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Things Learned At: Terraforma 2017
Karl Smith , August 1st, 2017 15:05

Karl Smith spends three days at the strange and entirely unique Terraforma festival, in the woodland grounds of the Villa Arconati just outside Milan

All photos courtesy of Michela Di Savino

There are no headline acts at Terraforma. Instead there are equally billed artists, scheduled not in order of their perceived popularity but in terms of when their music will have the most impact on the festival audience. This shouldn’t be such a novel idea, but it fails or is even totally ignored as a concept elsewhere. It seems to work at Terraforma because it's part of their wider worldview, where sustainability and community are of primary importance, where intimate workshops and a DIY feel connect an experimental electronic lineup.

Location is everything

Earlier this year I watched on from the side of one of Berlin’s HAU venues as Stine Janvin played as part of the city’s CTM Festival. The performance was far from incandescent - the looped, reverberating vocals seemed to be lack something important – but on the opening night of Terraforma in the quad sound set-up of one of festival's smallest spaces, Janvin’s work acquires a new sense of life. She ricochets off the humid air in a way that reminds us that all things, even those we can’t see, are present at all times. The waxing and waning of her voice, anxiously bouncing around in the almost-freedom of the open air, suggests something profoundly natural - ancient patterns and modern traumas.

Absence doesn’t necessarily make the heart grow fonder, and that works both ways

The return of Wolfgang Voigt’s GAS project after 20 years is a big deal. I know this because I have read it in PR materials and, very occasionally, seen it written by people I know on Facebook. But being a big deal doesn’t make it a good thing. Even in the presence of a small and undoubtedly dedicated crowd of GAS fans at Terraforma, the project seems at odds with its surroundings, its self and the world as a whole. Something about the performance just sits wrong; perhaps it is something like a deficit of joy a sense that GAS for the sake of GAS is not necessarily better than no GAS at all.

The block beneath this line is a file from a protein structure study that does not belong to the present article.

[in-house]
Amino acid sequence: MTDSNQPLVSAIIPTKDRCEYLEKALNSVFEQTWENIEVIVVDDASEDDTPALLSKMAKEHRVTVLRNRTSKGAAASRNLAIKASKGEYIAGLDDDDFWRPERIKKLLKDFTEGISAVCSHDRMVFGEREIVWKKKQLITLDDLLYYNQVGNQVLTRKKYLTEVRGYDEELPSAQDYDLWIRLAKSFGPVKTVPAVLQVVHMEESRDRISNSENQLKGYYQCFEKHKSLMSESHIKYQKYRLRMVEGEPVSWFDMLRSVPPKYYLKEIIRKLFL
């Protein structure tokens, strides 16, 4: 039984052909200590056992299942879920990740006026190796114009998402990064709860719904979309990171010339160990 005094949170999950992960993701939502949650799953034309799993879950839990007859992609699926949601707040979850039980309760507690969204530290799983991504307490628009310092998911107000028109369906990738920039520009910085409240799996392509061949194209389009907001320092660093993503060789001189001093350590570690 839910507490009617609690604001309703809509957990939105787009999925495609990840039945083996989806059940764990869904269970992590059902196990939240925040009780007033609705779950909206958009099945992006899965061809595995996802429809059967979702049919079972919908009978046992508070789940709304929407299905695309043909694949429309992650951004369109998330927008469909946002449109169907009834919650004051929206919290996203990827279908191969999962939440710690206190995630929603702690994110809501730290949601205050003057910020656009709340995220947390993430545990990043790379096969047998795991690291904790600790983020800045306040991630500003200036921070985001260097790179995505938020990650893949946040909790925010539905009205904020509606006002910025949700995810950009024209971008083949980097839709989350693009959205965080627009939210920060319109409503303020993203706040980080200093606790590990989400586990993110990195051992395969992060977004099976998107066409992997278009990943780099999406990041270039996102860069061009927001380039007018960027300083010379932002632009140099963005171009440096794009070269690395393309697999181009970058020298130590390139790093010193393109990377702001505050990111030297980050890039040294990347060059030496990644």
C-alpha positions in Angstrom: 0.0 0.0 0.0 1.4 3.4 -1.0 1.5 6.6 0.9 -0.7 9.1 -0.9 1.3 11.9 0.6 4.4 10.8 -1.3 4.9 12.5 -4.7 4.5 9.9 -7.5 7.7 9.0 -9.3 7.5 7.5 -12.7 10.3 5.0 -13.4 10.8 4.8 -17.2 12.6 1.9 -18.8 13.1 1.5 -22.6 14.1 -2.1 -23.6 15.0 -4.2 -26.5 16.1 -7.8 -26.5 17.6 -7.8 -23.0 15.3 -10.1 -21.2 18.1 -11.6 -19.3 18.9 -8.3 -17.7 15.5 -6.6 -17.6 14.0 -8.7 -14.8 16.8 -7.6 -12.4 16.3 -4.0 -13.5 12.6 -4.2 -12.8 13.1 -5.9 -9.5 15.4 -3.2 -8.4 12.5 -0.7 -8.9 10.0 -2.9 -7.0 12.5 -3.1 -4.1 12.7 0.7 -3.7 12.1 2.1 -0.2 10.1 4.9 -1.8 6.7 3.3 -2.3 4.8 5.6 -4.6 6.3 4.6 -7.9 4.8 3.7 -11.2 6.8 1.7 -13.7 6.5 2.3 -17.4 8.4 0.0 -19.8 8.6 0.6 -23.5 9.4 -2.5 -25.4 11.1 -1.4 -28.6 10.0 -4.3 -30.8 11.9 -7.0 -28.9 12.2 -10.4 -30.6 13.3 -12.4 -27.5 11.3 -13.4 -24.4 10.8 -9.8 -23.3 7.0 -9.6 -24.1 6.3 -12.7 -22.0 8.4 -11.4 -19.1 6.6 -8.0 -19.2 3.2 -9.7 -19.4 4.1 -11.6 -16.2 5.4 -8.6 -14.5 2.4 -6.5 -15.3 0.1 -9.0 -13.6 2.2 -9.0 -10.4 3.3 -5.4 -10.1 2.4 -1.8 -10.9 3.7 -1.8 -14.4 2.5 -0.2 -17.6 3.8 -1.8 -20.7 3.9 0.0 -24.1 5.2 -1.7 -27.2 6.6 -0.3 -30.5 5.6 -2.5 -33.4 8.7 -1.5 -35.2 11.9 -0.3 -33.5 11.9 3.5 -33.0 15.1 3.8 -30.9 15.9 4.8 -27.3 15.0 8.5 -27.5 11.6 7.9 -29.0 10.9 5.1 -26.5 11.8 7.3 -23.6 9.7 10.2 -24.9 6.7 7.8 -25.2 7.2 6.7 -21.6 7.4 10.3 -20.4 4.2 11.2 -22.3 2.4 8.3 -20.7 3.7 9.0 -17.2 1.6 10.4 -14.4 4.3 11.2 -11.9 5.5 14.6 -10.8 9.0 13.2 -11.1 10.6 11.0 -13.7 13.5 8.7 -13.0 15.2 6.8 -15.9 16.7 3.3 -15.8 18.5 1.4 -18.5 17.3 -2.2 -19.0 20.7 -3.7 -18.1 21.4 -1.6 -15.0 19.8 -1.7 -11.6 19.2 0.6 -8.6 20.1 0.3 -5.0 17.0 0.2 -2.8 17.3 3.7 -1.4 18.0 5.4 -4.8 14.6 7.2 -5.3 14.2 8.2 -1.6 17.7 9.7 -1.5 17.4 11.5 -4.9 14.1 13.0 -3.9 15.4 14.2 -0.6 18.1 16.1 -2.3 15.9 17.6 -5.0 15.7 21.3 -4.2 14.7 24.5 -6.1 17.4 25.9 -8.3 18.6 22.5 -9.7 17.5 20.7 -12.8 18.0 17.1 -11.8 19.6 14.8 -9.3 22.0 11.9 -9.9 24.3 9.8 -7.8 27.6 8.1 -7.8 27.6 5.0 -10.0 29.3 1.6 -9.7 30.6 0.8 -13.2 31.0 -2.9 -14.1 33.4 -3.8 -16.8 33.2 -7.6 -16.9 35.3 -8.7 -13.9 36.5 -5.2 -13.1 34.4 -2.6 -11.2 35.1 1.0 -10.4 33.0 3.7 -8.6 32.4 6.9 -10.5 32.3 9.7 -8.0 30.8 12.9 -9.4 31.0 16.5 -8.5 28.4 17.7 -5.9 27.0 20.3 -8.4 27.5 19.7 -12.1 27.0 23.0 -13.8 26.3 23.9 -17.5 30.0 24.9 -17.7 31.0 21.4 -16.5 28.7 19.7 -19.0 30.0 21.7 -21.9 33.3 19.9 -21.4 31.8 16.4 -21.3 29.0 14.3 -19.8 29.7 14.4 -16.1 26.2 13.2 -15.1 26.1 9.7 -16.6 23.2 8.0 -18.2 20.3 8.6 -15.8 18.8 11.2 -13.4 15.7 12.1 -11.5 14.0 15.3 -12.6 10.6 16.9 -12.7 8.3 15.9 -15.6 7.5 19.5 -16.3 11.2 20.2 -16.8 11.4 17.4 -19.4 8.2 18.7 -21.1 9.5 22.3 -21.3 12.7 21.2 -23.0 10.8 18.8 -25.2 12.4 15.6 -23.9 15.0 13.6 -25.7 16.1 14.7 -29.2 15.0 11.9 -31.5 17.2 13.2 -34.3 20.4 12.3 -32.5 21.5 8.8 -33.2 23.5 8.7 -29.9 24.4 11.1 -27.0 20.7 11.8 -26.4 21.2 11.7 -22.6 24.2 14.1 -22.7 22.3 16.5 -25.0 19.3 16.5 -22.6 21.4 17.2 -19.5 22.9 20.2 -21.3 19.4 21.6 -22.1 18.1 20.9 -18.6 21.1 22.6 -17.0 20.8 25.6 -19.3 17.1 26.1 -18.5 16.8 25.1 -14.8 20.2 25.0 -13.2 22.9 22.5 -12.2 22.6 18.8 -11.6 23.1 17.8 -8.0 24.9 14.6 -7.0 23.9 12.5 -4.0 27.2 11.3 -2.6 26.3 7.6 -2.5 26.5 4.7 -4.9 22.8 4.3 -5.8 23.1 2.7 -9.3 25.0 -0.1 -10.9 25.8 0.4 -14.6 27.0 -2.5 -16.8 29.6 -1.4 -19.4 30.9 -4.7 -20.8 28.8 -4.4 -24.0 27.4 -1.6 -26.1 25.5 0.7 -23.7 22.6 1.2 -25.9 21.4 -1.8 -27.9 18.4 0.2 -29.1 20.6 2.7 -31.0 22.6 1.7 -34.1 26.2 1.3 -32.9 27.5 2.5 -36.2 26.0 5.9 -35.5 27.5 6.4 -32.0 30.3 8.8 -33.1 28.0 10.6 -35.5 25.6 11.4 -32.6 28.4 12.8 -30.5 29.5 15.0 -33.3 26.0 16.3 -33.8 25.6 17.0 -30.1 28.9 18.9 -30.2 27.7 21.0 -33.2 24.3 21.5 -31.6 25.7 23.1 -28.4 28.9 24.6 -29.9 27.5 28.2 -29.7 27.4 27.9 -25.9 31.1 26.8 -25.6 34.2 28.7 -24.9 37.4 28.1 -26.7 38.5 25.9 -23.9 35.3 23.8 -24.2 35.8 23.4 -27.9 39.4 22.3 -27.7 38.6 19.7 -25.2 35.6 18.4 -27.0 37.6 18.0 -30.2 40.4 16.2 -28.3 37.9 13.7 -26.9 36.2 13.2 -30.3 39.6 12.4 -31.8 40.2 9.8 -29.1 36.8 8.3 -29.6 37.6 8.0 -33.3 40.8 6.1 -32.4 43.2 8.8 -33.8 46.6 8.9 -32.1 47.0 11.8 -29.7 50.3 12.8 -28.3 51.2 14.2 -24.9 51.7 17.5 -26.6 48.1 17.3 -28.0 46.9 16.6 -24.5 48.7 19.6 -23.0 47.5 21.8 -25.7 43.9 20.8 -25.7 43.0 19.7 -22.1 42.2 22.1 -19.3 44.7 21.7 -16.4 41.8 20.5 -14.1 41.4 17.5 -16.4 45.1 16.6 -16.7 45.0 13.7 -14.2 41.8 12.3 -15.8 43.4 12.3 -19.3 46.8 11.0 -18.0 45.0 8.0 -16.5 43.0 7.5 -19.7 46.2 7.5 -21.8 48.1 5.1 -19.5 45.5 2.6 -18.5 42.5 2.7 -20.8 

Contrast this with Aurora Halal’s set later the same night and the lines are drawn even more sharply. The Brooklyn-based DJ, producer, artist and Sustain-Release promoter is the antithesis of the fug of Wolfgang Voigt: for two hours, her selections are streamlined and severe, providing a consistent pummelling as well as an intoxicating call to action. There's a real sense of catharsis and, if you’ll forgive me, a true sustain-release.

Maybe 'new age' isn’t a synonym for bullshit

This little tidbit comes courtesy of Laraaji, his zither, and a bit of gong-ringing. The seventysomething American multi-instrumentalist combines elements of drone, ambient music and the decidedly new age to cultivate a set that is more than the sum of its parts. It is, if you were wondering, possible to both zoom in on something completely and zone out from everything else entirely. Somewhere between his own infectious attitude to life and the sounds he creates, Laraaji creates a peculiar sense of freedom.

Suzanne Ciani is the absolute boss

If you know who Suzanne Ciani is, this piece of information will not be a surprise to you. A pioneer of synth, contemporary electronic music and sound design as much broader subjects, we've all heard her work whether it’s her music created for Atari or Coca-Cola's pop and pour. She's in her element at Terraforma, surrounded by the quad sound she prizes so dearly and by people who want nothing more to marvel at the complexity of a live analogue synth show — to glimpse those leads and knobs, all those manual sequences — to see the wizard behind the curtain of electronic music.

Her performance is more than pure spectacle, though: the ethereal quality of her music, the aural equivalent of the last pirouettes of sunlight on water, is both immersive and submersive. It's impossible to escape from, and it gives you no reason to want to. Then, with all all those sockets and switches, it gets a little too much for the festival’s power supply and for a few golden minutes Terraforma is draped in nothing but silence and the setting sun; it feels as utterly beautiful and as entirely seamless as any of Ciani’s intended transitions.

Home is where the heart is, but you can take it anywhere

On the one hand, there’s something about finding a little slice of London in the midst of a Mediterranean paradise that conjures images of the Costa Del Sol. On the other, there is an undeniable sense of comfort in familiarity. And familiarity can be challenging - watching Mala play truly filthy dubstep, with the backdrop of Villa Arconati and its surrounds, accompanied by a chorus of cicadas, on Saturday night is a moving experience. The set, which takes minor detours through subroutes of the genre, through bass and percussion, squeals and ticks, is transportive and somehow wholly fitting for the occasion. It's a sensory overload that, for all its strange juxtapositions, seems perfectly apt for this wonderful and peculiar festival.